Polly Shulman’s first novel Enthusiasm came out in 2006. She has written about edible jellyfish, brains, Egyptian tombs, and centenarians. She’s very quirky; she puts cayenne pepper on her chocolate chip cookies. I might try that someday. She’s here on Look Books today for a short interview.

Are you an “Enthusiast”? If so, what have been your enthusiasms?
I think I’m more a Julie than an Ashleigh, but some of my friends insist I’m an Ashleigh. Of course, they’re Ashleigh’s themselves, so what do they know?I’m passionately fond of birds, poetry, Victorian novels, math, spoons, chocolate, design from the 1870s-80s, and lots more. So my friends who think I’m an enthusiast might not be so far wrong after all.

What are your favorite books?
Oh, there are so many of them! I love all of Jane Austen, including the juvenilia; lots and lots of poetry (some of my favorite poets are: Marianne Moore, Andrew Marvell, Walter Raleigh, Edna St. Vincent Millay, Louise Bogan, Langston Hughes, Herman Melville–but that’s that’s just a random and tiny selection); Shakespeare; Diana Wynne Jones; George Eliot; Charlotte Bronte; Walter Mosley; Muriel Spark; Sarah Waters; Jasper Fford; Paula Fox; Sara Orne Jewett; William Gibson; Alice Munro; Charles Darwin (On the Origin of Species is not only fascinating but beautifully written). Again, this is just a randomish selection of a very few of my many, many favorite writers.

Was Julie or Ashleigh harder to write?
They were both fun in different ways. I identify more with Julie, but Ashleigh’s her own person and kept asserting herself as I was writing.

If you were a character in one of Jane Austen’s books, who would you be?

Oh, I would never presume to claim to be an Austen character! Can I answer “who would you LIKE to be?” instead? Elizabeth Bennet, of course, though I greatly admire Henry Tilney’s sister, Eleanor.

What inspired you to write Enthusiasm?
All my life I wanted to write novels for teenagers, but for years I could only manage to write first chapters. The first chapter of Enthusiasm was one of those; it popped into my head one day, who knows why. Then, years later, my favorite job–writing a book review every Sunday for Newsday–drew to an end, and I told myself I either had to go get a real job in an office, which I really, really didn’t want to do, or finish one of the novels. My best friend remembered the first chapter of what turned out to be Enthusiasm and told me to write that one. So I did.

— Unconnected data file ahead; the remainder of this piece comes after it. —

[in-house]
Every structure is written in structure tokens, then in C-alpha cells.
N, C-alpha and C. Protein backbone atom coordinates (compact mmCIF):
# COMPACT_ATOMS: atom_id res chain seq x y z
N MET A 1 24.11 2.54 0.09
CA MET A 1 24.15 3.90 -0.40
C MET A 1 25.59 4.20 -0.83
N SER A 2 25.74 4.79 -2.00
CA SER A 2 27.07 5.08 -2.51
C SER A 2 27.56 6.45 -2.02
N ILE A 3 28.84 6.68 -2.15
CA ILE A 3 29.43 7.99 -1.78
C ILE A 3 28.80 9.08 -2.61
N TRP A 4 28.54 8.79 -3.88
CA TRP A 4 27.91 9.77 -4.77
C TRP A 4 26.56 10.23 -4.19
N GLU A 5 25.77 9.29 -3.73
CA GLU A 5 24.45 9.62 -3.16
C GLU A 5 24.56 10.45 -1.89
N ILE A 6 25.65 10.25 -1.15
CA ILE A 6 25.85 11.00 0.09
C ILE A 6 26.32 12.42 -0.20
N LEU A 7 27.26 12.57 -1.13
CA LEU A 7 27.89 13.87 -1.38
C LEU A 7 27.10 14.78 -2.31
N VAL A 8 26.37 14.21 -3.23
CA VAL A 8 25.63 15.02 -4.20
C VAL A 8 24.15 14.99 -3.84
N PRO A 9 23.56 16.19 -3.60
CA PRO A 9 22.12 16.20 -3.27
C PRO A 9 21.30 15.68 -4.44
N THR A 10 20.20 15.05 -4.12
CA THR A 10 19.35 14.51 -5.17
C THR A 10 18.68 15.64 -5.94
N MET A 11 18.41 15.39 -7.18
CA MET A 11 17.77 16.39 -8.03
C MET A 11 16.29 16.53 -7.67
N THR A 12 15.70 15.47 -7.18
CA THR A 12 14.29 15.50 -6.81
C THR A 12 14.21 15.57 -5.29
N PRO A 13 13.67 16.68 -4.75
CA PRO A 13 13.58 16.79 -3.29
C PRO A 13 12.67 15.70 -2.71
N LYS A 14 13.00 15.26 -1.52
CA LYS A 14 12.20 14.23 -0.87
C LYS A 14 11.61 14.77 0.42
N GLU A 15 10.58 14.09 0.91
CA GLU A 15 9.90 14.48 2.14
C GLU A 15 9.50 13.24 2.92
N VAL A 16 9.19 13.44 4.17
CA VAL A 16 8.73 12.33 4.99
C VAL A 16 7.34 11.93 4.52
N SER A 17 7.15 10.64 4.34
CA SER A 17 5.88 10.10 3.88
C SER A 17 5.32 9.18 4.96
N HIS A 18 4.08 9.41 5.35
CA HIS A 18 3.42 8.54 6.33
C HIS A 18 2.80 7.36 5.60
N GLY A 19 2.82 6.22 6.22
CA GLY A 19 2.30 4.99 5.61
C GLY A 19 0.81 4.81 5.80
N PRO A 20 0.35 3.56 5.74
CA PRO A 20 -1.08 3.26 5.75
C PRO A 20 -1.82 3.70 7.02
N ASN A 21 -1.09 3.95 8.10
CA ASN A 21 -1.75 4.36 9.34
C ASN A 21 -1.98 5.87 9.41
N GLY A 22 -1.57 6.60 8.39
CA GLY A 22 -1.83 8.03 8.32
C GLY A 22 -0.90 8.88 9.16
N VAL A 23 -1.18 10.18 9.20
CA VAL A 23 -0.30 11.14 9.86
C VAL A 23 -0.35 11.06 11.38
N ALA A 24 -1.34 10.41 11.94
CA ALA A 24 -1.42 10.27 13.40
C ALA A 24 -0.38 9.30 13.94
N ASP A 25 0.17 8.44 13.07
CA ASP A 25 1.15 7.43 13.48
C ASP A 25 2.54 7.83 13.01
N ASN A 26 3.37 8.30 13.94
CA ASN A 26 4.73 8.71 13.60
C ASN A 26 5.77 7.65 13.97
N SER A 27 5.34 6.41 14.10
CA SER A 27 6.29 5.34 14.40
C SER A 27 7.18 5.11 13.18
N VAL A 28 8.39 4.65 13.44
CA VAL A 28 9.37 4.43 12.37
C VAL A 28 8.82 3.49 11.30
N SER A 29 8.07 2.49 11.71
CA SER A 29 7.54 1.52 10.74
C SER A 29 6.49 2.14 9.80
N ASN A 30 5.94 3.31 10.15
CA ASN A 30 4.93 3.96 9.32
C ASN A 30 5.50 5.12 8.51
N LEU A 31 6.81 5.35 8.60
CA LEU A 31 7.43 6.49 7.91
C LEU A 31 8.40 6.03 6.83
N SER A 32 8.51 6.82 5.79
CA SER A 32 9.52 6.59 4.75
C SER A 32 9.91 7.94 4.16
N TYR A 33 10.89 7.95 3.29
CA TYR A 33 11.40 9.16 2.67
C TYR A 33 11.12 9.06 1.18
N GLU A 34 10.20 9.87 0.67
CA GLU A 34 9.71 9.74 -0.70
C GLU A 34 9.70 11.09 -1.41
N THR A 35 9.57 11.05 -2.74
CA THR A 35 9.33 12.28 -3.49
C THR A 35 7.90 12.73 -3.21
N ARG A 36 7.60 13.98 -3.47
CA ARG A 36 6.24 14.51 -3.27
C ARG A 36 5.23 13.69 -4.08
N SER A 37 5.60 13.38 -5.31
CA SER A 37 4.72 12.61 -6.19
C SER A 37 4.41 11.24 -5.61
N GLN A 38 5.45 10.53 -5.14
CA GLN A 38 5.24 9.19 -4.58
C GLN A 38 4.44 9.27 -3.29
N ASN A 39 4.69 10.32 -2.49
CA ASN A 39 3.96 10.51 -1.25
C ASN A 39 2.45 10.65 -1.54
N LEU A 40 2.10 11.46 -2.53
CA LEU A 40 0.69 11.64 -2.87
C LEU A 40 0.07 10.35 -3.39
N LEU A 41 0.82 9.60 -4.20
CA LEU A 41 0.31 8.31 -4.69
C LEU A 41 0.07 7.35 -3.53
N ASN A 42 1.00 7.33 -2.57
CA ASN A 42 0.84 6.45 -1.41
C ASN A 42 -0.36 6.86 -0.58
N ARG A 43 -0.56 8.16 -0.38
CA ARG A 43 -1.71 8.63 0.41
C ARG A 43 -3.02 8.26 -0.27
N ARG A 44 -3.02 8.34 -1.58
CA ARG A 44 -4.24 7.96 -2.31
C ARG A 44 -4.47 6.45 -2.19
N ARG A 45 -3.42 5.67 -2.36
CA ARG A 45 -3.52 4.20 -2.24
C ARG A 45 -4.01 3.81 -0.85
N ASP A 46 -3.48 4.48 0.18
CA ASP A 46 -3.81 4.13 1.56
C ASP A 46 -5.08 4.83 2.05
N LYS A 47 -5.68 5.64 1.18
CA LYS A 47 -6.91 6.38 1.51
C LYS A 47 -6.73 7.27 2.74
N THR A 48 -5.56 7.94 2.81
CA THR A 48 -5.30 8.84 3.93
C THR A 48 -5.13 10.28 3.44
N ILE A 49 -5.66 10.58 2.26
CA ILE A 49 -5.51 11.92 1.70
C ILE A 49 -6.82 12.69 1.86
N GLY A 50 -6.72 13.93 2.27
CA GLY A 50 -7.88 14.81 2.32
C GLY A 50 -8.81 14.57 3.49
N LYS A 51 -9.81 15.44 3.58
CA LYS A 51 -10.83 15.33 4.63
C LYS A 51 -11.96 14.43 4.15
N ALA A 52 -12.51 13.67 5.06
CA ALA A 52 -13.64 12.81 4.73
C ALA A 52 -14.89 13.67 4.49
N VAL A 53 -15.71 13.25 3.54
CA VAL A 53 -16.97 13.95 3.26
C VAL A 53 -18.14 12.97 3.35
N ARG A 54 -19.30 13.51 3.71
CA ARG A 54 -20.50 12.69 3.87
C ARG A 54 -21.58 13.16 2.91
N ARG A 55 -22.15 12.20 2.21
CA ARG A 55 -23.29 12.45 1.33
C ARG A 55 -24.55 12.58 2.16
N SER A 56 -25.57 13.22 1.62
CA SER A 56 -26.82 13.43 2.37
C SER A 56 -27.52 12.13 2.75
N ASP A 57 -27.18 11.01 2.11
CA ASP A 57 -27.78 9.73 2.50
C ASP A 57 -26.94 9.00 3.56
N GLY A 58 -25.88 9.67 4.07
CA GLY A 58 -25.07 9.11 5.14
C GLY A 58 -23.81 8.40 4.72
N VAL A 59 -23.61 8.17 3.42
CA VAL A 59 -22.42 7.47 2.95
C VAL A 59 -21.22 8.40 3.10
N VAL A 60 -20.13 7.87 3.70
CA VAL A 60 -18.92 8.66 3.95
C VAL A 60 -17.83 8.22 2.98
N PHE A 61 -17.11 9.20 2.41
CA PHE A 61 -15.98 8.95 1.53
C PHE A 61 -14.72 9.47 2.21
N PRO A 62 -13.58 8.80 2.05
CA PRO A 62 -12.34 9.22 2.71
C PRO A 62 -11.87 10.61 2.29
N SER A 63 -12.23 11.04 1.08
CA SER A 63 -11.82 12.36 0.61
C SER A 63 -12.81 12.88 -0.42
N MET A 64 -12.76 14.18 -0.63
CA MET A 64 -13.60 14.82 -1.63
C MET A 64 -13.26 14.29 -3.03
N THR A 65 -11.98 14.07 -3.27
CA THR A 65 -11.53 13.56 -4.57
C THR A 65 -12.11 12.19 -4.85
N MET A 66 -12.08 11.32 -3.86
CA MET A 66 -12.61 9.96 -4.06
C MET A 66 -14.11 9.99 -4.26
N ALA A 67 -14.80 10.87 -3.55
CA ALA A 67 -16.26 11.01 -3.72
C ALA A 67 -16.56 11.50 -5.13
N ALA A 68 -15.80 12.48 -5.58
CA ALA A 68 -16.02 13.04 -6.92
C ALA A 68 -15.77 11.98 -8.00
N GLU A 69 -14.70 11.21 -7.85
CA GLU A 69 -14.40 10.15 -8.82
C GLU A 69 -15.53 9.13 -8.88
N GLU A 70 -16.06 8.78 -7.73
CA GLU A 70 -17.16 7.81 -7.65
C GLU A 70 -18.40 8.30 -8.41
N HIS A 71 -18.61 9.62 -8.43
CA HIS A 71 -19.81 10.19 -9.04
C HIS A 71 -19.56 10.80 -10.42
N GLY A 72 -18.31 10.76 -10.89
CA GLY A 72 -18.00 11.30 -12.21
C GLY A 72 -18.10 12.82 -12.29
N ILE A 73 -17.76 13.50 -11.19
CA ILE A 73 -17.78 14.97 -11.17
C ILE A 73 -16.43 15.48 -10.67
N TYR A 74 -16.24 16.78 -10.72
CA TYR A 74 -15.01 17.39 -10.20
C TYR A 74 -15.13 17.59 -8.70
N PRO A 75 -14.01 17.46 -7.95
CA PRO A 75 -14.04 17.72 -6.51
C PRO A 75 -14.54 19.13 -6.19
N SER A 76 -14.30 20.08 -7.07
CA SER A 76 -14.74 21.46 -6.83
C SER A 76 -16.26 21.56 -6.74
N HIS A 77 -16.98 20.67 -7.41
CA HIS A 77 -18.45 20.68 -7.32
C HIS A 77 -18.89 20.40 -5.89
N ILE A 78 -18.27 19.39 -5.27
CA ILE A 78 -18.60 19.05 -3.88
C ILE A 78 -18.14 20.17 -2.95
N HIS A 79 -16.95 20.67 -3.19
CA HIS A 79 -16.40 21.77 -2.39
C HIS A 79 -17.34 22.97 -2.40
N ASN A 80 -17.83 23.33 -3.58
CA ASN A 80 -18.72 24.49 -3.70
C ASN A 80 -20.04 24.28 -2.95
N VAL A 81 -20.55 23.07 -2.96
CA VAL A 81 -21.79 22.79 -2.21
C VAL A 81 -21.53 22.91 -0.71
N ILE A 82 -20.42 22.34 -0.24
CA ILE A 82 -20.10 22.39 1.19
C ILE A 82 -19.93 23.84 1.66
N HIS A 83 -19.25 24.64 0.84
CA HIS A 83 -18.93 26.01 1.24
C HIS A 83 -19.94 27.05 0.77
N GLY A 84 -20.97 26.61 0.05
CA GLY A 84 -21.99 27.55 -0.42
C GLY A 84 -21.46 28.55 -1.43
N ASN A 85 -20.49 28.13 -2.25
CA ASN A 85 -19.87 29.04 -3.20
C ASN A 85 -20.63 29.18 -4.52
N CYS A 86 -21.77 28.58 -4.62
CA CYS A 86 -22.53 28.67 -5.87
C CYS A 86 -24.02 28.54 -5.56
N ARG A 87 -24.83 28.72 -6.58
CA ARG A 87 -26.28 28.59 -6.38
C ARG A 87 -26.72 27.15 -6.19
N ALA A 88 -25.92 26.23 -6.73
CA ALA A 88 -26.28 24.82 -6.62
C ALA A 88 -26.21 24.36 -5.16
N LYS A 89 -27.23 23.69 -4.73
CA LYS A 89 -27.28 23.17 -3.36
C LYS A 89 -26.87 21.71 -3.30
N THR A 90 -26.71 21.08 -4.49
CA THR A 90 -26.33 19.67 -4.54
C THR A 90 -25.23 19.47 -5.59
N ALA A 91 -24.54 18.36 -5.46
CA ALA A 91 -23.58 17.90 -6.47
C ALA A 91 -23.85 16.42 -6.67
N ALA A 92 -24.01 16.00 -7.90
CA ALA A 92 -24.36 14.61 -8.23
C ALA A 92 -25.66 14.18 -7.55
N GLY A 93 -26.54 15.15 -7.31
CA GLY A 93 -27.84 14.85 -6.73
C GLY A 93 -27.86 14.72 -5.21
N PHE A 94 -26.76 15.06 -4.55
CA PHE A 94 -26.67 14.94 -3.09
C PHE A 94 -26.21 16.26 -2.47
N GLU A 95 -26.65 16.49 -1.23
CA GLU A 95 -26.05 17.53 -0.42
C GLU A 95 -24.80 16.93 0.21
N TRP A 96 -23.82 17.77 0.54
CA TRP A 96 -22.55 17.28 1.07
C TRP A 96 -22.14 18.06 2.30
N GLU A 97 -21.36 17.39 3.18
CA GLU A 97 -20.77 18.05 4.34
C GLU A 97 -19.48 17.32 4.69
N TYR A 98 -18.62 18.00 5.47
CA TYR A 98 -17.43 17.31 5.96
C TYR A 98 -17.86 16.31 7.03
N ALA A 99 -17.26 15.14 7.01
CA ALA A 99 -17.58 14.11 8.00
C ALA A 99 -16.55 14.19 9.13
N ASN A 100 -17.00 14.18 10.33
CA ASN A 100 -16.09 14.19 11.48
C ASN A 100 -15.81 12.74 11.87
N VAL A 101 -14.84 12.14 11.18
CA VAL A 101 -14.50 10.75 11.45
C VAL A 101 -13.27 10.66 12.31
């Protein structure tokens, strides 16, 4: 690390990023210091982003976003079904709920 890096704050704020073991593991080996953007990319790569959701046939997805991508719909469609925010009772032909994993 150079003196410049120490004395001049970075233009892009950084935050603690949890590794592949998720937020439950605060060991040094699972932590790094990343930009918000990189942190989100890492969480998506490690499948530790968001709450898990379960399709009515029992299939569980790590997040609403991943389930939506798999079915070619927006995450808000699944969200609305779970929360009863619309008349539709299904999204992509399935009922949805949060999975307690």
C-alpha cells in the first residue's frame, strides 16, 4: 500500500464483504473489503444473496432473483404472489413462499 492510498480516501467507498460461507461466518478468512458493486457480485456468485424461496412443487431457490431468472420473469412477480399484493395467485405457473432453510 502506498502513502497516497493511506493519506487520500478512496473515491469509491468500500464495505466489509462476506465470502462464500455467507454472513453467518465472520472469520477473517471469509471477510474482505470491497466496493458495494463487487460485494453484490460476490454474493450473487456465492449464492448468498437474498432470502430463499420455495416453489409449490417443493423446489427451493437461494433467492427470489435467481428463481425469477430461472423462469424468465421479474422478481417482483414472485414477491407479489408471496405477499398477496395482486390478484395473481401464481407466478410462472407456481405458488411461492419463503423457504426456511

What are you currently writing?
I’m working on a novel called “The Grimm Collection,” about four high school students–two girls and two boys–who work in a library. Instead of a library of books, though, it’s a library of objects: teapots and musical instruments and woodworking tools and so forth. In the basement is a group of magical items that the brothers Grimm collected when they traveled around recording their fairy tales. For example, the library has a pair of seven-league boots, a flying carpet, and Snow White’s stepmother’s mirror. When magical objects start disappearing, my characters set out to catch the thief. Adventures ensue; also some romance.

Have you always wanted to be a writer?


How did Enthusiasm change from when you first wrote it? Was there a different ending?
No, I always knew it would end the way it does. It’s essentially how I imagined it from the start, though my editor did a great job helping me make it better. The first version went way too slowly at the beginning; I ended up cutting about two chapters’ worth in the first third of the book.

Do you plan on writing a sequel to Enthusiasm?
No. If I did, to make it exciting I would have to make the couples break up, and that would be too sad.

How long does it take you to write a book?

I wrote Enthusiasm in exactly a year. The new book is taking a lot longer–I’ve been working on it on and off for almost two years now. I hope to finish soon, though.

What’s your writing process?

I walk around and think. Then I sit down and write. Then I walk around and think some more. In between, I edit and do other stuff to make a living.

What is your favorite book by Jane Austen?

I love them all. Sometimes I like Pride & Prejudice best; sometimes Persuasion. Sometimes Sense & Sensibility.
Favorite movie adaptation?
The BBC P&P with Colin Firth. I also love Clueless.

What is the best part of being a writer?
The moments when you think of something really good, and the even rarer moments when what you write lives up to your idea of what it should be like.